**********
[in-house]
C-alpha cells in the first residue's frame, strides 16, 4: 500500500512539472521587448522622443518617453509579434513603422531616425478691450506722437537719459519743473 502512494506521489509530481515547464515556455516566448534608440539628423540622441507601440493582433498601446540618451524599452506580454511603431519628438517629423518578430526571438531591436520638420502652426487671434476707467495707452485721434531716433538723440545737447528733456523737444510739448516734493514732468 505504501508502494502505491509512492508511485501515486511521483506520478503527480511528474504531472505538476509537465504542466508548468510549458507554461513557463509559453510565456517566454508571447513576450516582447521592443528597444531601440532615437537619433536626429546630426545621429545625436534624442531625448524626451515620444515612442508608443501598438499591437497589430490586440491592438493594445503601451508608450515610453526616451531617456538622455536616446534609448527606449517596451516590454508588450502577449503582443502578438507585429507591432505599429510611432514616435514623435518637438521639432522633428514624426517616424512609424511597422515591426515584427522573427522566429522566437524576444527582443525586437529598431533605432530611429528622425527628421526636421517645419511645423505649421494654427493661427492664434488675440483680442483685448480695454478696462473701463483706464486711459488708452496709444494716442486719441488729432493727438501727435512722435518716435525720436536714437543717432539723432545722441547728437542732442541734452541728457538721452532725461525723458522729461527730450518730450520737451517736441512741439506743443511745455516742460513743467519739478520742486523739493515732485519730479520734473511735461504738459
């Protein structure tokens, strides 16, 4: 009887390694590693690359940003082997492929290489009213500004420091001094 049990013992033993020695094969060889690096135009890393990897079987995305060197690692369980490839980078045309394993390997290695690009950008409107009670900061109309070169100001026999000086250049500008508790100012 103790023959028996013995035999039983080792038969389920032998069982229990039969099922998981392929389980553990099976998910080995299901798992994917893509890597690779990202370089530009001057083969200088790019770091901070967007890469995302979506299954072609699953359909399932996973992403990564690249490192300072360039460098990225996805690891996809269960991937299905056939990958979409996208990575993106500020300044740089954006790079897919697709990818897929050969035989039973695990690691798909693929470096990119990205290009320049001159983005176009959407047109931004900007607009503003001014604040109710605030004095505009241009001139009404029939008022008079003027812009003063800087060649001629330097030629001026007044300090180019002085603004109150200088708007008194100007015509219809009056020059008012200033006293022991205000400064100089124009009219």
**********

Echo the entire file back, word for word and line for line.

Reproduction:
[in-house]
C-alpha cells in the first residue's frame, strides 16, 4: 500500500512539472521587448522622443518617453509579434513603422531616425478691450506722437537719459519743473 502512494506521489509530481515547464515556455516566448534608440539628423540622441507601440493582433498601446540618451524599452506580454511603431519628438517629423518578430526571438531591436520638420502652426487671434476707467495707452485721434531716433538723440545737447528733456523737444510739448516734493514732468 505504501508502494502505491509512492508511485501515486511521483506520478503527480511528474504531472505538476509537465504542466508548468510549458507554461513557463509559453510565456517566454508571447513576450516582447521592443528597444531601440532615437537619433536626429546630426545621429545625436534624442531625448524626451515620444515612442508608443501598438499591437497589430490586440491592438493594445503601451508608450515610453526616451531617456538622455536616446534609448527606449517596451516590454508588450502577449503582443502578438507585429507591432505599429510611432514616435514623435518637438521639432522633428514624426517616424512609424511597422515591426515584427522573427522566429522566437524576444527582443525586437529598431533605432530611429528622425527628421526636421517645419511645423505649421494654427493661427492664434488675440483680442483685448480695454478696462473701463483706464486711459488708452496709444494716442486719441488729432493727438501727435512722435518716435525720436536714437543717432539723432545722441547728437542732442541734452541728457538721452532725461525723458522729461527730450518730450520737451517736441512741439506743443511745455516742460513743467519739478520742486523739493515732485519730479520734473511735461504738459
């Protein structure tokens, strides 16, 4: 009887390694590693690359940003082997492929290489009213500004420091001094 049990013992033993020695094969060889690096135009890393990897079987995305060197690692369980490839980078045309394993390997290695690009950008409107009670900061109309070169100001026999000086250049500008508790100012 103790023959028996013995035999039983080792038969389920032998069982229990039969099922998981392929389980553990099976998910080995299901798992994917893509890597690779990202370089530009001057083969200088790019770091901070967007890469995302979506299954072609699953359909399932996973992403990564690249490192300072360039460098990225996805690891996809269960991937299905056939990958979409996208990575993106500020300044740089954006790079897919697709990818897929050969035989039973695990690691798909693929470096990119990205290009320049001159983005176009959407047109931004900007607009503003001014604040109710605030004095505009241009001139009404029939008022008079003027812009003063800087060649001629330097030629001026007044300090180019002085603004109150200088708007008194100007015509219809009056020059008012200033006293022991205000400064100089124009009219």